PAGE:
The best way to be in charge of your life is to run low to the ground. Never ask anything from the government, they will expect compensation in the worst possible manner to your personal freedom. Recognize the impending carrot-on-a-stick (Obamacare) and refuse to chase it. Those of us who are quietly rebelling have learned that the government is not our ally, nor is it serving to help us live our lives in freedom.
d
On this upcoming 4th, I wish for everyone the continued pursuit of happiness!

Charleston´s victims of that

Charleston´s victims of that vicious hate crime exercising their Christian mandate to replace hate with love and forgiveness was a breath of fresh air.

However if the Supreme Court continues down the path of arbitrarily deciding our morals and ethics for us as in redefining marriage and so putting ethics, morals and religious beliefs under the purview of the federal government, I fear the answer will soon be no.

I can´t see how that decision does not conflict with the first amendment injunction against the federal government making laws that establish a religion. It immediately paints Christianity and especially Islam as illegal (both find homosexuality sinful and punish it to one extent or another).

If the Supreme Court continues to sanction particular morals and ethics and religious practices they will eventually eliminate all except a small number of religions. Establishing their acceptable version of religion by eliminating the other religions is still establishing religion.

After over 6 decades

After over 6 decades observing, it is very clear that I am far less free to do what I choose, buy what I choose and say what I choose than I was when I was a teen.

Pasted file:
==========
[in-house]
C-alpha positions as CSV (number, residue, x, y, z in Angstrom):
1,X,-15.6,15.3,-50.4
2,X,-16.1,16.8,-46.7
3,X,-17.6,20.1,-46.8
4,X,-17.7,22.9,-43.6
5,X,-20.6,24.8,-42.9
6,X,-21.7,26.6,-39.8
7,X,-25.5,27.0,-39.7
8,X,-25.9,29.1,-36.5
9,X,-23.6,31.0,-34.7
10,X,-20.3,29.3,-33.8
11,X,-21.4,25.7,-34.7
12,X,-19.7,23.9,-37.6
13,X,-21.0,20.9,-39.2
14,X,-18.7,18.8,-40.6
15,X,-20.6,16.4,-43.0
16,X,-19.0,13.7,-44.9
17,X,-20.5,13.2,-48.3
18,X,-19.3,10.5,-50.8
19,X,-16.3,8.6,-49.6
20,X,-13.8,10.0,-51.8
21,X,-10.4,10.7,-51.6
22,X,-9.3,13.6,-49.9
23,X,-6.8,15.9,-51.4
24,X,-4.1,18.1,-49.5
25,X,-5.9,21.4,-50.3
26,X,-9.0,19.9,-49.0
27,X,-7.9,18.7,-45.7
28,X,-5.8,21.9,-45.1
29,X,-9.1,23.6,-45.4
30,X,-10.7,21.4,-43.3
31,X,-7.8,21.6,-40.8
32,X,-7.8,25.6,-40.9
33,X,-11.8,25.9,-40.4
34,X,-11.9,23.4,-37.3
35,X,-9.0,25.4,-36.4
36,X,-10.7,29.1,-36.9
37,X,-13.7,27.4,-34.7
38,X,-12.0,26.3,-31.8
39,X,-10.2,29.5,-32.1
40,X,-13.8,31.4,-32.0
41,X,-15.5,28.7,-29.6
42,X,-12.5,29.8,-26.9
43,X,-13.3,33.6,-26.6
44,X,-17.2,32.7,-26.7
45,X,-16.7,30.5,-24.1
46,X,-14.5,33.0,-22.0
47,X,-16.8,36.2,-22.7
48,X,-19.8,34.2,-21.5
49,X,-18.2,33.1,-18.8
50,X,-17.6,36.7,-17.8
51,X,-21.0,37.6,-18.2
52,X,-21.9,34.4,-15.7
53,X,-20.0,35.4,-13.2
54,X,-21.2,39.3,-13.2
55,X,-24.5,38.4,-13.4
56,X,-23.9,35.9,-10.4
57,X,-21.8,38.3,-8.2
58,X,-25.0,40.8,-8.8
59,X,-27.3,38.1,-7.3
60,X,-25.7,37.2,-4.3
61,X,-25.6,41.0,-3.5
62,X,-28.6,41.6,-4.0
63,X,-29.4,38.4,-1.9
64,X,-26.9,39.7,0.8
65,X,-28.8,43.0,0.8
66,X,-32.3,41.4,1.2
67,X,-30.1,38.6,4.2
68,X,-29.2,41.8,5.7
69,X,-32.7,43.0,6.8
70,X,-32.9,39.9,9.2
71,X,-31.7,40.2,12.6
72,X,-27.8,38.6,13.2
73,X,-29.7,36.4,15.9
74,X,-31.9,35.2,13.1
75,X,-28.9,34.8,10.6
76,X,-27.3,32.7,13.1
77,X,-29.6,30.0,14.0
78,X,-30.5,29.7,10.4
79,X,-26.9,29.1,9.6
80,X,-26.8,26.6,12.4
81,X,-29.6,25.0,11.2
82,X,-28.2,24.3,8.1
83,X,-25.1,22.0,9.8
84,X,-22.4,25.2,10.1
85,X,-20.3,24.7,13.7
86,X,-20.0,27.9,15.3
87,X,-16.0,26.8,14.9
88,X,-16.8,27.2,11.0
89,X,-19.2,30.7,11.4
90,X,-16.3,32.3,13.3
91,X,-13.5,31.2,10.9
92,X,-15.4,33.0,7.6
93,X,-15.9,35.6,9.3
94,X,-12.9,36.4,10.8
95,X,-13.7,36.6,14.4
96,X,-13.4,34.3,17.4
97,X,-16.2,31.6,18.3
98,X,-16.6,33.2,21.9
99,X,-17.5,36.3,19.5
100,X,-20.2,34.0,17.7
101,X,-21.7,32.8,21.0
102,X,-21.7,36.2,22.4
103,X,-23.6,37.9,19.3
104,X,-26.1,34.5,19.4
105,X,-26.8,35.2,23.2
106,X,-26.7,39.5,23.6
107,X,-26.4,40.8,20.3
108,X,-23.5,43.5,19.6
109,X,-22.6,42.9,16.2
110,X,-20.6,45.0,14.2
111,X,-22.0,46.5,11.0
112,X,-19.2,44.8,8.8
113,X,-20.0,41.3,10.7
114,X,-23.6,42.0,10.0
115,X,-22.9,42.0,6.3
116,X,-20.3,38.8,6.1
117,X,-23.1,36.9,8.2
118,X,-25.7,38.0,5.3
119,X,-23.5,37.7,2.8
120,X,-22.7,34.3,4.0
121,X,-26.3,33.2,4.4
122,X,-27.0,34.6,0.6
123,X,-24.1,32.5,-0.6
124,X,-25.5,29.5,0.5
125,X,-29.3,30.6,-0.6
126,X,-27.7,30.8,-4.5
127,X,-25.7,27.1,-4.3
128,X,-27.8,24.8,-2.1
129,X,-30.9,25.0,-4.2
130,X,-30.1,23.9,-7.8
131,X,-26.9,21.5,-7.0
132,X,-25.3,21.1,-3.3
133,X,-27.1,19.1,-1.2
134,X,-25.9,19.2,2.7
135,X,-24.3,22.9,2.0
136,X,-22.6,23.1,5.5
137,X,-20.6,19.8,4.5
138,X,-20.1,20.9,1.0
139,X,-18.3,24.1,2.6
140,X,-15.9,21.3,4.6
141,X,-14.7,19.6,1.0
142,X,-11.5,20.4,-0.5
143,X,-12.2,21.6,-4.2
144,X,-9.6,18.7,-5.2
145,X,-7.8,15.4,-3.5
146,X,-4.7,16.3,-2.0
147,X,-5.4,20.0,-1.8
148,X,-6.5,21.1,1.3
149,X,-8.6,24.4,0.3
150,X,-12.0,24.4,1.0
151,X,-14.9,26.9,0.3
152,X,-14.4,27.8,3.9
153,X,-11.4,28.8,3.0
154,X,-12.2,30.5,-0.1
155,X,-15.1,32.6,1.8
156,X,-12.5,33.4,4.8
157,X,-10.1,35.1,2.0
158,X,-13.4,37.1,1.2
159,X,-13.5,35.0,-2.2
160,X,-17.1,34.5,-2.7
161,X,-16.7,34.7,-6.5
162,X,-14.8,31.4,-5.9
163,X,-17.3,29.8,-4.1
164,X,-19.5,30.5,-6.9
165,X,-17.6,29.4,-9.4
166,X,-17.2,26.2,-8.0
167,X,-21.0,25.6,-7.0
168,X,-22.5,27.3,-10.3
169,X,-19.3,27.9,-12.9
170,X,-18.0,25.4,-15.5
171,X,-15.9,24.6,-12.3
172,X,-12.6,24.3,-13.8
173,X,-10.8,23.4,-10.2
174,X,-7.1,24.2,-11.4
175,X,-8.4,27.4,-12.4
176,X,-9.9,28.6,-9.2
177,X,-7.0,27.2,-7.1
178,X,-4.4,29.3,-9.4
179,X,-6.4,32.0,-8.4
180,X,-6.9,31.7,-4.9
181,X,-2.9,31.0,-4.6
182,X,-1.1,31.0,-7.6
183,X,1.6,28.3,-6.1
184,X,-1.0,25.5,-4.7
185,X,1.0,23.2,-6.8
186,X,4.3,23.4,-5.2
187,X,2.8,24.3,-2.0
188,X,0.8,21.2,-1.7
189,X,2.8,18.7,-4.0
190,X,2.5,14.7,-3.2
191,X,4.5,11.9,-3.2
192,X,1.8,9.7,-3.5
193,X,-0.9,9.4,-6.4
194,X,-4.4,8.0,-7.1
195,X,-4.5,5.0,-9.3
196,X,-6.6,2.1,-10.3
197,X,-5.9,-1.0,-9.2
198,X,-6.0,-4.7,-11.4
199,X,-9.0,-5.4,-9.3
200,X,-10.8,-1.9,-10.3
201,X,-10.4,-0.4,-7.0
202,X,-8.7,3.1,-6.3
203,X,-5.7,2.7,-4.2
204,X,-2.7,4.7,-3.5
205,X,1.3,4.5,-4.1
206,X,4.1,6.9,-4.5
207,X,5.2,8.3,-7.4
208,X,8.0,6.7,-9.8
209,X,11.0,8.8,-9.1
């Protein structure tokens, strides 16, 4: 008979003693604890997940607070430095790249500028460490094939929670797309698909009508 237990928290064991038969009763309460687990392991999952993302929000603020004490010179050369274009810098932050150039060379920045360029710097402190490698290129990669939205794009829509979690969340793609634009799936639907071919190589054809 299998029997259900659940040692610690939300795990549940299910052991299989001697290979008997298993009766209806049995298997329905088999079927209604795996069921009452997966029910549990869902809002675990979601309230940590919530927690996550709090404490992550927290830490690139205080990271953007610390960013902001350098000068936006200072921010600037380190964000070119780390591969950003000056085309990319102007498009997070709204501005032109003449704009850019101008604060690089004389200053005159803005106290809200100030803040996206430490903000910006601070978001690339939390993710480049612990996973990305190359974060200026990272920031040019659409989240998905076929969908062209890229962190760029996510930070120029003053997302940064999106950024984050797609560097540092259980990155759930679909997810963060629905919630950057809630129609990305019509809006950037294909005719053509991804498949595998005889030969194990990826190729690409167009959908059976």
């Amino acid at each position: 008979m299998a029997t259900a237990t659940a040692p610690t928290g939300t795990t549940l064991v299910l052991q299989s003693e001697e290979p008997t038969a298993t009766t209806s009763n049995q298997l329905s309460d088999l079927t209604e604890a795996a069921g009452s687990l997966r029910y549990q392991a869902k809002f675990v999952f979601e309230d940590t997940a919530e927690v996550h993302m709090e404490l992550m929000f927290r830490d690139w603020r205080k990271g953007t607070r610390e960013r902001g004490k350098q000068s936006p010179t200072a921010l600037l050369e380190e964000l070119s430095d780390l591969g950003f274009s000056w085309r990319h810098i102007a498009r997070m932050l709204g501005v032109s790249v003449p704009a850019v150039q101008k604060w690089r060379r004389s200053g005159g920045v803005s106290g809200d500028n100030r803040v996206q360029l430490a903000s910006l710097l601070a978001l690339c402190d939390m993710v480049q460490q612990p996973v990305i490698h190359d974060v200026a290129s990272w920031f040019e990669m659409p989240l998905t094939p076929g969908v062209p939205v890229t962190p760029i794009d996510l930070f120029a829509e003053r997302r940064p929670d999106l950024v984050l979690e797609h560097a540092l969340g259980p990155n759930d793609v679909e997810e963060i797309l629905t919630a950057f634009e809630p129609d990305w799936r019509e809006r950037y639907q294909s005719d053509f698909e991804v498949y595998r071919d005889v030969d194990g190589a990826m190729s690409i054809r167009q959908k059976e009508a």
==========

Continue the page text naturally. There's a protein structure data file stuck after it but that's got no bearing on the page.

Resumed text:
Every single year, some more choices that I might make have been removed, often "to make me safer" or to "promote freedom and equality". The only freedom that seems to be any better is the legal ability to be armed, although openly carrying a handgun in a holster, in small town Fla when I was 17 was not a problem.

Taxes are higher, and the government now controls my health care decisions, forces my medical care providers to provide poorer care, controls the specifications of my cars in detail, has eliminated access to ´dangerous´ things like fireworks, certain guns, explosives and other things we somehow managed to live with relatively safely 60 years ago. I need an FBI background check to by a gun now, and bought them mail order then.

We have been invaded by Mexico, with 25% of their uneducated population now living here illegally, taking jobs from Americans, stealing welfare and health care, and doing crimes that Americans are unwilling to do. The VP says it is good that white Americans will soon be a minority here, rather than protecting us from this foreign invasion.

Americans are FAR, FAR less in charge of our lives than 50 years ago.